I can’t say how much going to the elementary class opened my eyes. I always had my students sit in rows, and I wanted them quietly working, and if they weren’t, I didn’t think they were doing their math, or I didn’t think they were learning. And then we went over to the elementary school, and I saw those kids talking, and they were given some pretty significant tasks that I never believed that they would be able to accomplish on their own without the teacher, you know, directing the activity. So I was really impressed when I saw that these kids really could accomplish these tasks and discover, you know, the formula or the relationship between pi and circumference. So that really, it opened my eyes and made me change my practices back here at school, and, you know, I tried to release, you know, responsibility and make the kids interact with each other more, work in groups or in partners, and it’s amazing what they can come up with without me just telling them, and I think that’s helped me in the classroom; it’s helped the kids; I think they enjoy coming to my class more. And they’re still learning.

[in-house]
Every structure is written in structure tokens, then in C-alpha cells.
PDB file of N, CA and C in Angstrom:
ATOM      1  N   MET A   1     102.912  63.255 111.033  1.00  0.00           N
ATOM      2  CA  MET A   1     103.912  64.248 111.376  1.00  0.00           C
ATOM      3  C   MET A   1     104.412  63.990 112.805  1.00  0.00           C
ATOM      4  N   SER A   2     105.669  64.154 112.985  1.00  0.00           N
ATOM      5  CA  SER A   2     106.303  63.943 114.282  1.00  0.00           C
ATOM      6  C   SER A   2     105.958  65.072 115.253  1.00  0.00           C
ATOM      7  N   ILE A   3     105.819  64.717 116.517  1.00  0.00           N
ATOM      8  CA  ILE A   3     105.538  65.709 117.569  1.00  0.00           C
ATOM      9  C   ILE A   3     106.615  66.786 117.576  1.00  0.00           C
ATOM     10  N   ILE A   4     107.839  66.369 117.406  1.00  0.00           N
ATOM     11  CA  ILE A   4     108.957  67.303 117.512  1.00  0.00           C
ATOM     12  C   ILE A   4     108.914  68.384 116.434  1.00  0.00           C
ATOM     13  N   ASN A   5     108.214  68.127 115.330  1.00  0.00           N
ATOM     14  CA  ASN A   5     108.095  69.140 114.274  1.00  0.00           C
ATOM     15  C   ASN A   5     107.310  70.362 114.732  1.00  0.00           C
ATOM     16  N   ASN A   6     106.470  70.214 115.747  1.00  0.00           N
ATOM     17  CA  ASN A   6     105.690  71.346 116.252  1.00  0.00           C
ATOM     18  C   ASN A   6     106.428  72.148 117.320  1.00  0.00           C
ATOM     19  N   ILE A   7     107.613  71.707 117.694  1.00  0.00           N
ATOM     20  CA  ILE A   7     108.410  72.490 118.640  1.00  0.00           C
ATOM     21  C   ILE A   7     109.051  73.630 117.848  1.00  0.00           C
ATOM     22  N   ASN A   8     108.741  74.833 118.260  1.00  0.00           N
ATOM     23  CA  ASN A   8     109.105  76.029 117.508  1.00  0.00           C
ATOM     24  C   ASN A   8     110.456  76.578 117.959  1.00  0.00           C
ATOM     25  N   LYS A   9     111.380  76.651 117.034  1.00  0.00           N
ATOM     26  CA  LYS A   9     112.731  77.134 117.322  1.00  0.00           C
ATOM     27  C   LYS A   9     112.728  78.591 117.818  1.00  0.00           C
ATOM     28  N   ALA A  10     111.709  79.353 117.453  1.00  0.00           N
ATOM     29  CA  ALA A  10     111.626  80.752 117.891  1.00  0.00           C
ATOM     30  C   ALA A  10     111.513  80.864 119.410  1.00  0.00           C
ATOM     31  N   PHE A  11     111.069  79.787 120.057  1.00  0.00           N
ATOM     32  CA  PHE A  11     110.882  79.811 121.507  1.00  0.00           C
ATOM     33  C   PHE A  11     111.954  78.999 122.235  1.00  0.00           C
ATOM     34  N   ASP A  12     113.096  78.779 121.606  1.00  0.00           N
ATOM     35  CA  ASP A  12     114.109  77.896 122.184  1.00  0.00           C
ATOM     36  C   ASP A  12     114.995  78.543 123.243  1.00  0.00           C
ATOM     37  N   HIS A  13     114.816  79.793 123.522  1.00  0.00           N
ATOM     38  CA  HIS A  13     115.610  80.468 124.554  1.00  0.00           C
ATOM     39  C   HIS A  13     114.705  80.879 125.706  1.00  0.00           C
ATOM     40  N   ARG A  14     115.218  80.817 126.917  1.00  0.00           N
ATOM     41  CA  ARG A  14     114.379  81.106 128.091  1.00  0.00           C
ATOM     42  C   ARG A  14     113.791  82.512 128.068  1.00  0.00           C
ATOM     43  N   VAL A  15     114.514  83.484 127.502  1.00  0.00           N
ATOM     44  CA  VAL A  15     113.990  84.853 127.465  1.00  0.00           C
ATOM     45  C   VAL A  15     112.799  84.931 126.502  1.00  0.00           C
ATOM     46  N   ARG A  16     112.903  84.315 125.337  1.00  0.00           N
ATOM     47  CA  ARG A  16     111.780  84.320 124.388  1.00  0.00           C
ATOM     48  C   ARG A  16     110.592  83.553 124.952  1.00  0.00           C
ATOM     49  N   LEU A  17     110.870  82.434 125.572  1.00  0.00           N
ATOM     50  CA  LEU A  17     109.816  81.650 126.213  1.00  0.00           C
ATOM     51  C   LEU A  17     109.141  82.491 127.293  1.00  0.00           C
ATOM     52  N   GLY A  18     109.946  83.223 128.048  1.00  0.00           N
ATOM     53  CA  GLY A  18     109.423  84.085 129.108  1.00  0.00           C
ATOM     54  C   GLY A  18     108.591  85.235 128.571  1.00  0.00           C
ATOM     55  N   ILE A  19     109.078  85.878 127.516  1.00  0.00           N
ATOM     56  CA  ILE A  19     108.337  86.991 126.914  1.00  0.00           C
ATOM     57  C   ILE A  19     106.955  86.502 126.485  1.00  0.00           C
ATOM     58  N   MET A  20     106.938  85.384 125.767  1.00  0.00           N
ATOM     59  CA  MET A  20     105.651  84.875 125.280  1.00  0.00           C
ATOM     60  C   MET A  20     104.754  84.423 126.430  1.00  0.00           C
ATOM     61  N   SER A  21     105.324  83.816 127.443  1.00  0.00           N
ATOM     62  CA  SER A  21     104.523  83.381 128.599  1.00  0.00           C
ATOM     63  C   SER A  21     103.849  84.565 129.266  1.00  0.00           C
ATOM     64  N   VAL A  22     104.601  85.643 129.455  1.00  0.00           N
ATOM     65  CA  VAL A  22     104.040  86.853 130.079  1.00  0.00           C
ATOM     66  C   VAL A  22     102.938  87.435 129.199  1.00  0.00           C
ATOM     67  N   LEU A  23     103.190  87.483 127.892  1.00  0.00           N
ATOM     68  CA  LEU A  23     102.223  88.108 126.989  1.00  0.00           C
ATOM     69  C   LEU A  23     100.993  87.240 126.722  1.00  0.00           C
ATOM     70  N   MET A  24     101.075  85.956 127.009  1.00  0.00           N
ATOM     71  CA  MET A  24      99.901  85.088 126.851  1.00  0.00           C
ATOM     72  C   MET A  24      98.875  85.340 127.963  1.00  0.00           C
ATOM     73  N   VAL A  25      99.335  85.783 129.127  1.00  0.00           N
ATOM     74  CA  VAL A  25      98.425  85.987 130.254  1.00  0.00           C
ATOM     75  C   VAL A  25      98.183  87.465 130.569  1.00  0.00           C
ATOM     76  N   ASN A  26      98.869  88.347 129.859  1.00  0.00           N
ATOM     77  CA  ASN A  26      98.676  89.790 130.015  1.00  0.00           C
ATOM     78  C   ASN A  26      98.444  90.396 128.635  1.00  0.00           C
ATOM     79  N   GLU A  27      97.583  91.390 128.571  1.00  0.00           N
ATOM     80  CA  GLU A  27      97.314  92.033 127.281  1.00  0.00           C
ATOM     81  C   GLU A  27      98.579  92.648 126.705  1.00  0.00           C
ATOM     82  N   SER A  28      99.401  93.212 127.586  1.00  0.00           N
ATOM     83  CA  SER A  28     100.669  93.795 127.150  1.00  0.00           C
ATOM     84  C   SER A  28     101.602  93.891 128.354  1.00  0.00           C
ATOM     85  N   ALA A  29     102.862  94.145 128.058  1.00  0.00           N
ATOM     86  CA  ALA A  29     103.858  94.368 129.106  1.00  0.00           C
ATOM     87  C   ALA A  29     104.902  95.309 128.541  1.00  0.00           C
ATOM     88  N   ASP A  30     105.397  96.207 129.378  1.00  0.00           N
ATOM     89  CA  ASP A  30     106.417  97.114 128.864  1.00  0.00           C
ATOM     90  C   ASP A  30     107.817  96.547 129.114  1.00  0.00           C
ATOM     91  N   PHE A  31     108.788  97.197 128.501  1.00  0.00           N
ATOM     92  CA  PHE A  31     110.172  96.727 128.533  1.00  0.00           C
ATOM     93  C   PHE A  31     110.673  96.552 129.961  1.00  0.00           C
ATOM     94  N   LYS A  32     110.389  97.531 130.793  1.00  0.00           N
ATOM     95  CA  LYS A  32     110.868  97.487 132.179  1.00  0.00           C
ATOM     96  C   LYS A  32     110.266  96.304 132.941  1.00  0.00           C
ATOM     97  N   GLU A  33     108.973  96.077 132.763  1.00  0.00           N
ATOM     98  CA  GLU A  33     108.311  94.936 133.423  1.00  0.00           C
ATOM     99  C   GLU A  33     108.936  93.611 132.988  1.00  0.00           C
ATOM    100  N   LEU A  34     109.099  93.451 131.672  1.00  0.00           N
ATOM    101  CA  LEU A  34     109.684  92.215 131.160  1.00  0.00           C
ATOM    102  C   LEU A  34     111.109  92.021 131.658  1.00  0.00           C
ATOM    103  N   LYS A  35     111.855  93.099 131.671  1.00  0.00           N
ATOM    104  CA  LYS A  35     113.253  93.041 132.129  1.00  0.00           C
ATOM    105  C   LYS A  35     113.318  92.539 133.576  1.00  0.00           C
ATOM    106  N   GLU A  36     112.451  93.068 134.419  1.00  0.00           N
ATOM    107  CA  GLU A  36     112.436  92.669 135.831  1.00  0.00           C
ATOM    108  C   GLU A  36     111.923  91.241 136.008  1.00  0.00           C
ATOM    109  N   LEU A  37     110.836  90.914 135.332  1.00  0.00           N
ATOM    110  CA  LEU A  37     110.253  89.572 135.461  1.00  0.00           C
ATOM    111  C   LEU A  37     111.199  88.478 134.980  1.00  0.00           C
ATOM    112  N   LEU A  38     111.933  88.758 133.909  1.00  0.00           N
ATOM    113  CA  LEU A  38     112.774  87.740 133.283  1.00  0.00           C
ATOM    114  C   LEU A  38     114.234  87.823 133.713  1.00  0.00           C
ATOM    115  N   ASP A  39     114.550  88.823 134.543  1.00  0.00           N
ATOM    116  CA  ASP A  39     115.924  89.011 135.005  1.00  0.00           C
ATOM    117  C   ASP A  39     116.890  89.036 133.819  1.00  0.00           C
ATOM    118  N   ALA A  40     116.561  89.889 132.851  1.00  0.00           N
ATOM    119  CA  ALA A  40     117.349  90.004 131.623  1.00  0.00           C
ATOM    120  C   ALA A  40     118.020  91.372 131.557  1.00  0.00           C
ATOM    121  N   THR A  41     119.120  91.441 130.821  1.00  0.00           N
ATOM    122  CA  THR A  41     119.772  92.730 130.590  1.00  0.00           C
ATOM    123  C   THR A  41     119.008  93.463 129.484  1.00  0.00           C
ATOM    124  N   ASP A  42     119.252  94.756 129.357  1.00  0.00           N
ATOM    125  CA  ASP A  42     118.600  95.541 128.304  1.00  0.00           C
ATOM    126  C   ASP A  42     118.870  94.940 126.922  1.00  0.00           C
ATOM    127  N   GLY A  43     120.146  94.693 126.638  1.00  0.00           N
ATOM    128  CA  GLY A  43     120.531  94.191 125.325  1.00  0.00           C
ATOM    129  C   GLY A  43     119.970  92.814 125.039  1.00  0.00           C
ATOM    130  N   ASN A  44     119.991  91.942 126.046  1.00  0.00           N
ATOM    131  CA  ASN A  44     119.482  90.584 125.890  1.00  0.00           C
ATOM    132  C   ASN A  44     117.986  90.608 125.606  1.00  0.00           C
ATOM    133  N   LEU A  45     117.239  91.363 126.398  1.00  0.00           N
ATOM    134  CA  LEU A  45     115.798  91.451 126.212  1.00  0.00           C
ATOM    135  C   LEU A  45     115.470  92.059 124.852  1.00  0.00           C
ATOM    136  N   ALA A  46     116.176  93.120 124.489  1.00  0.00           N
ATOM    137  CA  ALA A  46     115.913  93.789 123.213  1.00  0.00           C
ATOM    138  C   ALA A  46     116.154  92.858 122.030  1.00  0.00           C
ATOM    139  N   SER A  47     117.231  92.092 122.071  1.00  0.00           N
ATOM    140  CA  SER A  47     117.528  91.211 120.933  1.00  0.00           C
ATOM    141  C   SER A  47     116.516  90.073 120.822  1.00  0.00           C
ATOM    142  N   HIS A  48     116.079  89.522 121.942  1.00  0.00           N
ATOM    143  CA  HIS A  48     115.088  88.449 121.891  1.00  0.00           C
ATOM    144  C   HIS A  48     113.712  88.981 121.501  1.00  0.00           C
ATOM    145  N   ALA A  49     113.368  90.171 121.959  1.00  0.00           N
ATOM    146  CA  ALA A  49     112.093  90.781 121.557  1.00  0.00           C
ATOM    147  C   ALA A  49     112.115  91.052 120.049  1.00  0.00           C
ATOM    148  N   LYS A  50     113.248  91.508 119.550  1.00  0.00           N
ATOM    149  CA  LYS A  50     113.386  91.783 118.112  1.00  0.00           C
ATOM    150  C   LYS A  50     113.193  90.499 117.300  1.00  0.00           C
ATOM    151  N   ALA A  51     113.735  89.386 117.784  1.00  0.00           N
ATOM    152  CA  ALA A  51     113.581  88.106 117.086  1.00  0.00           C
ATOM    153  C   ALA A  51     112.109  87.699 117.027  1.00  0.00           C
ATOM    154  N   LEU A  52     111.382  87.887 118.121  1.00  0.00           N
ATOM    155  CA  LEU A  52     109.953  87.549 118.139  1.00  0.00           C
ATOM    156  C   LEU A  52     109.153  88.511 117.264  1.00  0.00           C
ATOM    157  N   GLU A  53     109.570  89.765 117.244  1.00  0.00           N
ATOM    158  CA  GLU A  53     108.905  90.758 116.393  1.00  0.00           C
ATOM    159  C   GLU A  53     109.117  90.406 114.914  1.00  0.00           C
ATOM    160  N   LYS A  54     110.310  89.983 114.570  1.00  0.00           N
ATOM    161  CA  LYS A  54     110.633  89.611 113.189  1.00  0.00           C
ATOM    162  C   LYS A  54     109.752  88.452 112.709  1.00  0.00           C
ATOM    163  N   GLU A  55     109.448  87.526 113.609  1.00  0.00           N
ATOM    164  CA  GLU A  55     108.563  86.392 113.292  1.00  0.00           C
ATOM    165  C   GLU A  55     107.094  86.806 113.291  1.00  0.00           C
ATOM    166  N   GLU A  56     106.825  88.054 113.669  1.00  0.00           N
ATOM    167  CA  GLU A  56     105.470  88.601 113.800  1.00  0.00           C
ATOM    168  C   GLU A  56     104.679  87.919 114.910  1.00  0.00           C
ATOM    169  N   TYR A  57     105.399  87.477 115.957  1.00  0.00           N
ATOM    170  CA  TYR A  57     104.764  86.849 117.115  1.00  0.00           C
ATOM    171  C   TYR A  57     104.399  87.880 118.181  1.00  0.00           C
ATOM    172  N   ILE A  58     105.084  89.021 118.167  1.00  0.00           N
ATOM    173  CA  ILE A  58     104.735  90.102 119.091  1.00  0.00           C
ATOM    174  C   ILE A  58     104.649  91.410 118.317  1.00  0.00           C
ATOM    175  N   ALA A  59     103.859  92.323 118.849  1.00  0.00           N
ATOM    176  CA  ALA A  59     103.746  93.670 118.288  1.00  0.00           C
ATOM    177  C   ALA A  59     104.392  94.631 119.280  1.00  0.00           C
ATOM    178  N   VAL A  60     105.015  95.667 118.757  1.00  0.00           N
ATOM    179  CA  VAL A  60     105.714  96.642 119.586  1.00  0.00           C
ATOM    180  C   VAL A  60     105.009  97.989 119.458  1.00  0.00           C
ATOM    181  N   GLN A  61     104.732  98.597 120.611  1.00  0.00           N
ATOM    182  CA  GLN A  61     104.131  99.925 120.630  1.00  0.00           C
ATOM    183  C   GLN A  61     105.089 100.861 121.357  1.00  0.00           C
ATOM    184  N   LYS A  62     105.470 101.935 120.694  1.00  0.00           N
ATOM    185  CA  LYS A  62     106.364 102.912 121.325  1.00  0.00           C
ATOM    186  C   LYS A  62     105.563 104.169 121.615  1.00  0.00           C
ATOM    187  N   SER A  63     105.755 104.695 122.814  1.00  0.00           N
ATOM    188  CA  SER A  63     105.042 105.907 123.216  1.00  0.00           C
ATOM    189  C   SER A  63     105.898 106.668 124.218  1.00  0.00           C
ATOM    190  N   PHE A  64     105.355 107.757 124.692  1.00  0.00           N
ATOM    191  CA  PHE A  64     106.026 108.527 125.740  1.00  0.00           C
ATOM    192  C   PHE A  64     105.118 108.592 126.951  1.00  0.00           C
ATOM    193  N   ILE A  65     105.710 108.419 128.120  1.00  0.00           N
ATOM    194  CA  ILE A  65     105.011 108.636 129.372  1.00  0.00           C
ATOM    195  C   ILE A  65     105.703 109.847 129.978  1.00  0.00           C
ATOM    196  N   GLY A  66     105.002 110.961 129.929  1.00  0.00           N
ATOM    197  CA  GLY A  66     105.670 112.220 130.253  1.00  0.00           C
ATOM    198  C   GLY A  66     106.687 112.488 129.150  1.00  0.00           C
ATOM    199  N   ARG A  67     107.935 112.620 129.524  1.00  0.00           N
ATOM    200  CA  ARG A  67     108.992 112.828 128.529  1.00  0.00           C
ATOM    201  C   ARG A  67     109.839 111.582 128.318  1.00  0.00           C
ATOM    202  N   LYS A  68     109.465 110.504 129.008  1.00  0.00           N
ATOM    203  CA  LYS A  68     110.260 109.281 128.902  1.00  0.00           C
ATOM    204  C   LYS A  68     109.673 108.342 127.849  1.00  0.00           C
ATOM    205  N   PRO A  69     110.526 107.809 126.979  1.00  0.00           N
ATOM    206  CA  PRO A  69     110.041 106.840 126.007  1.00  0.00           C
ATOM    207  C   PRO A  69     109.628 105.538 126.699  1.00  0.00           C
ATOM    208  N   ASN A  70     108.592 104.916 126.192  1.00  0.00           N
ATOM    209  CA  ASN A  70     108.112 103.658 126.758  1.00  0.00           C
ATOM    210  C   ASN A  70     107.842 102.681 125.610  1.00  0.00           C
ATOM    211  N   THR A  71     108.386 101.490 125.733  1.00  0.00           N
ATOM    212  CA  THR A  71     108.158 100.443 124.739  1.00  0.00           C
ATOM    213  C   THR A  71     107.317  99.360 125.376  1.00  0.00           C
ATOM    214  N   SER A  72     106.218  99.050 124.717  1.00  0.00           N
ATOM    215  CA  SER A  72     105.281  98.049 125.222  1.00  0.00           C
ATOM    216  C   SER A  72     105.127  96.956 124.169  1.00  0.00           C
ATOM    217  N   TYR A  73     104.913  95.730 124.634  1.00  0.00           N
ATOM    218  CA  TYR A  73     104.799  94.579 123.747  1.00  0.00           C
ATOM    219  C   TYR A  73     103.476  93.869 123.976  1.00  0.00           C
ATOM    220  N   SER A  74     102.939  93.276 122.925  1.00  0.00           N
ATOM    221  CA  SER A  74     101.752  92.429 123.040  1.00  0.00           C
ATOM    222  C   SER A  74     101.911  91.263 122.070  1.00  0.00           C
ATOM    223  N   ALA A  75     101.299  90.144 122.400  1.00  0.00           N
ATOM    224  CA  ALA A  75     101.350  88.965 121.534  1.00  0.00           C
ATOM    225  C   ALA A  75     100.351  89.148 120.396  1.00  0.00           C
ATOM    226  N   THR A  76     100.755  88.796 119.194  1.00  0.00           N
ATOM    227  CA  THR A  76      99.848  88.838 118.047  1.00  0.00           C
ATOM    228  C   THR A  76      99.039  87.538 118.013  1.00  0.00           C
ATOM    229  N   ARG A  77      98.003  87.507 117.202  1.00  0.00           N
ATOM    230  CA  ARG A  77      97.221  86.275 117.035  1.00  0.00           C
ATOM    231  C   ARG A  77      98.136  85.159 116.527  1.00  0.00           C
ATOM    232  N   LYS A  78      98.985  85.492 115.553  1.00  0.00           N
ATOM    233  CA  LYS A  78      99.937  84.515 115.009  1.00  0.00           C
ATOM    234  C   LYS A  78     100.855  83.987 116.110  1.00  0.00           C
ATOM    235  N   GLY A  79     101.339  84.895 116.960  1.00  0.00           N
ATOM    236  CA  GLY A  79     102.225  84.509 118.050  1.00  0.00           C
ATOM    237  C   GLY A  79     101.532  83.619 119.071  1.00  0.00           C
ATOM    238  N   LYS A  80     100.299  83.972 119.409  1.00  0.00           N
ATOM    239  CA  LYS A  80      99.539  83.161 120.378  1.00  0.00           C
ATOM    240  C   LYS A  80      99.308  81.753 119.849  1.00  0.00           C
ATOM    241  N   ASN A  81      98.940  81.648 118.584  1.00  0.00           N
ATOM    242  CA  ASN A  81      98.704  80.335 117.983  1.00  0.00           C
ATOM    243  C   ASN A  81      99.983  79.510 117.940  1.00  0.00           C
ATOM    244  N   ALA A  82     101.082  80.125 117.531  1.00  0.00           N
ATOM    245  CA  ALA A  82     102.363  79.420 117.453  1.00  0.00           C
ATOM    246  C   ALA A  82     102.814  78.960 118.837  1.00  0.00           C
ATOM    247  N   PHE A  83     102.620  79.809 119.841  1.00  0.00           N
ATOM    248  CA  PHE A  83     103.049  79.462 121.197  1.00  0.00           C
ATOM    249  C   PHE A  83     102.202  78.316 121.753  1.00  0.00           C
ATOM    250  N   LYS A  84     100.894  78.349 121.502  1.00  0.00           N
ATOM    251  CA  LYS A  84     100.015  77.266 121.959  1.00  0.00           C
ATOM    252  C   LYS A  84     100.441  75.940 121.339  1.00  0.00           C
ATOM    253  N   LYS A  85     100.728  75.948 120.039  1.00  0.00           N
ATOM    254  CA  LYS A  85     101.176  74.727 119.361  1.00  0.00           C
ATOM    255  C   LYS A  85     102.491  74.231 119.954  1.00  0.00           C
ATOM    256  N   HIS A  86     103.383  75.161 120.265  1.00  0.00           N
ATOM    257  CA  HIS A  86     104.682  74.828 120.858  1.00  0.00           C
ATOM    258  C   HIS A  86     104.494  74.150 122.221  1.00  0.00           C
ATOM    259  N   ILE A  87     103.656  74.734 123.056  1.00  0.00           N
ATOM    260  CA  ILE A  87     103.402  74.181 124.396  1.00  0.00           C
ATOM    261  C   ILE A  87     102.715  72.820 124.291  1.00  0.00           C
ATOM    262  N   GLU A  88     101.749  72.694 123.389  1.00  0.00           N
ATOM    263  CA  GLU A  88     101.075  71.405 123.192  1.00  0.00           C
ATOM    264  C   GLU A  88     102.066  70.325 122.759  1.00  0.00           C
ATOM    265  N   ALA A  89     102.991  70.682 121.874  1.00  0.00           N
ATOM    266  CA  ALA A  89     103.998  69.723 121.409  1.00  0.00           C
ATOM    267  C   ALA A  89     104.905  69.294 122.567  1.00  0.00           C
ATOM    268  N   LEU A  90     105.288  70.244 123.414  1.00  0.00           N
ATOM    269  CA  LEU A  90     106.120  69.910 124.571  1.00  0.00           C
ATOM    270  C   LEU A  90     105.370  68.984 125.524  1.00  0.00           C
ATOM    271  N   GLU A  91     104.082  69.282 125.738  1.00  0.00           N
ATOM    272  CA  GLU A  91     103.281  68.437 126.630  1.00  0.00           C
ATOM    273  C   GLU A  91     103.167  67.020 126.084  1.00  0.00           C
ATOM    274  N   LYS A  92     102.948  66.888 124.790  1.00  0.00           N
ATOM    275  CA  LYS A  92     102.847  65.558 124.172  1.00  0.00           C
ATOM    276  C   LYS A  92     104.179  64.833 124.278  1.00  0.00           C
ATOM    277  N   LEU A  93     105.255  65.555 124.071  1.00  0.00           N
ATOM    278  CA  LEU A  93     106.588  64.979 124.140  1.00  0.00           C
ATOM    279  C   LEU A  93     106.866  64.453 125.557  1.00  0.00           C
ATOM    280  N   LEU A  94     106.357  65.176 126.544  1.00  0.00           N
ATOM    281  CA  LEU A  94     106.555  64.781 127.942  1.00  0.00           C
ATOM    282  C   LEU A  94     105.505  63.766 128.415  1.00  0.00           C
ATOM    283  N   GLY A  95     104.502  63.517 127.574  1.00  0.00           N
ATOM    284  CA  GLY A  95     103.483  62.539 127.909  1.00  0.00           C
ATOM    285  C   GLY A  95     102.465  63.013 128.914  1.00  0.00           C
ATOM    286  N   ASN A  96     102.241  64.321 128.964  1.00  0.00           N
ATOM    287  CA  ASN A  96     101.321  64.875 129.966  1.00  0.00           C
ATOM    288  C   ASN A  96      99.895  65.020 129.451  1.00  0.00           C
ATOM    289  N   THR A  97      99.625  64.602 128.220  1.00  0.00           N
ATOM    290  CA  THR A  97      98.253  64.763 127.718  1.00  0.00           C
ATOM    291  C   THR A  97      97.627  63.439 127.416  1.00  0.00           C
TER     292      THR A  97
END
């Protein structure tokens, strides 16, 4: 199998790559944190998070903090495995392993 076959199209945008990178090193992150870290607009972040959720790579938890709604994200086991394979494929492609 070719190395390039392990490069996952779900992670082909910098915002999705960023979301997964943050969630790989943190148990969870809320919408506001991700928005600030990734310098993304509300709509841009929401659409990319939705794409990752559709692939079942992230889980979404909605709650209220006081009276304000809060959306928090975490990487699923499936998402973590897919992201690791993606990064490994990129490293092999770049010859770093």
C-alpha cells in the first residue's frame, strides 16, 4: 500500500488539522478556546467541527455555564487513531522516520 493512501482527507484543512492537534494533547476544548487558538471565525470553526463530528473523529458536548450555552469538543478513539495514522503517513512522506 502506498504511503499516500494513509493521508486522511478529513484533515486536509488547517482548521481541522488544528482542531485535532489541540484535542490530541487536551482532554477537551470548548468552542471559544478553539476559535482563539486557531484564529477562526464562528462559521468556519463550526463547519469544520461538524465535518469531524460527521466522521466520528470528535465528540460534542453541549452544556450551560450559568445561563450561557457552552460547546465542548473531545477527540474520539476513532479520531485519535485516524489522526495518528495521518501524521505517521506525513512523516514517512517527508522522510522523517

And we talked about the thinking questions earlier, and one of those thinking questions that we’ve learned from each other and when we’re working with our elementary classrooms is the idea of looking at student work and having the students analyze that.
So just recently we were looking at some of the EQAO data, and so we had given our students a question that they got to work through, and then we gave them the answers. So it was really neat to see them looking through the answers and seeing what they liked about them, how they communicated their answers, what things were missing and that they didn’t understand or follow through with. So it affected them in the sense they’re like, “Oh, I didn’t do that,” and now they know more about what we expect and how they can move to the next level, whether it be from a Level 1 to a Level 2, or a Level 3 to a Level 4, what we’re expecting from them.
So one of the things that I’d really love to highlight is our journey through this. So we started off with EQAO and looking at the data to help us get better. And then the partnerships that we’ve made with our elementary team has really allowed us to grow and be successful. We’ve learned a lot from each other; we’ve opened up our classrooms; we have better questions, and we’re getting the kids to talk more. And it’s nice that it’s come full circle with EQAO. Now we can look at our EQAO data and be proud of where we’re at, and we’re really excited to keep on improving.
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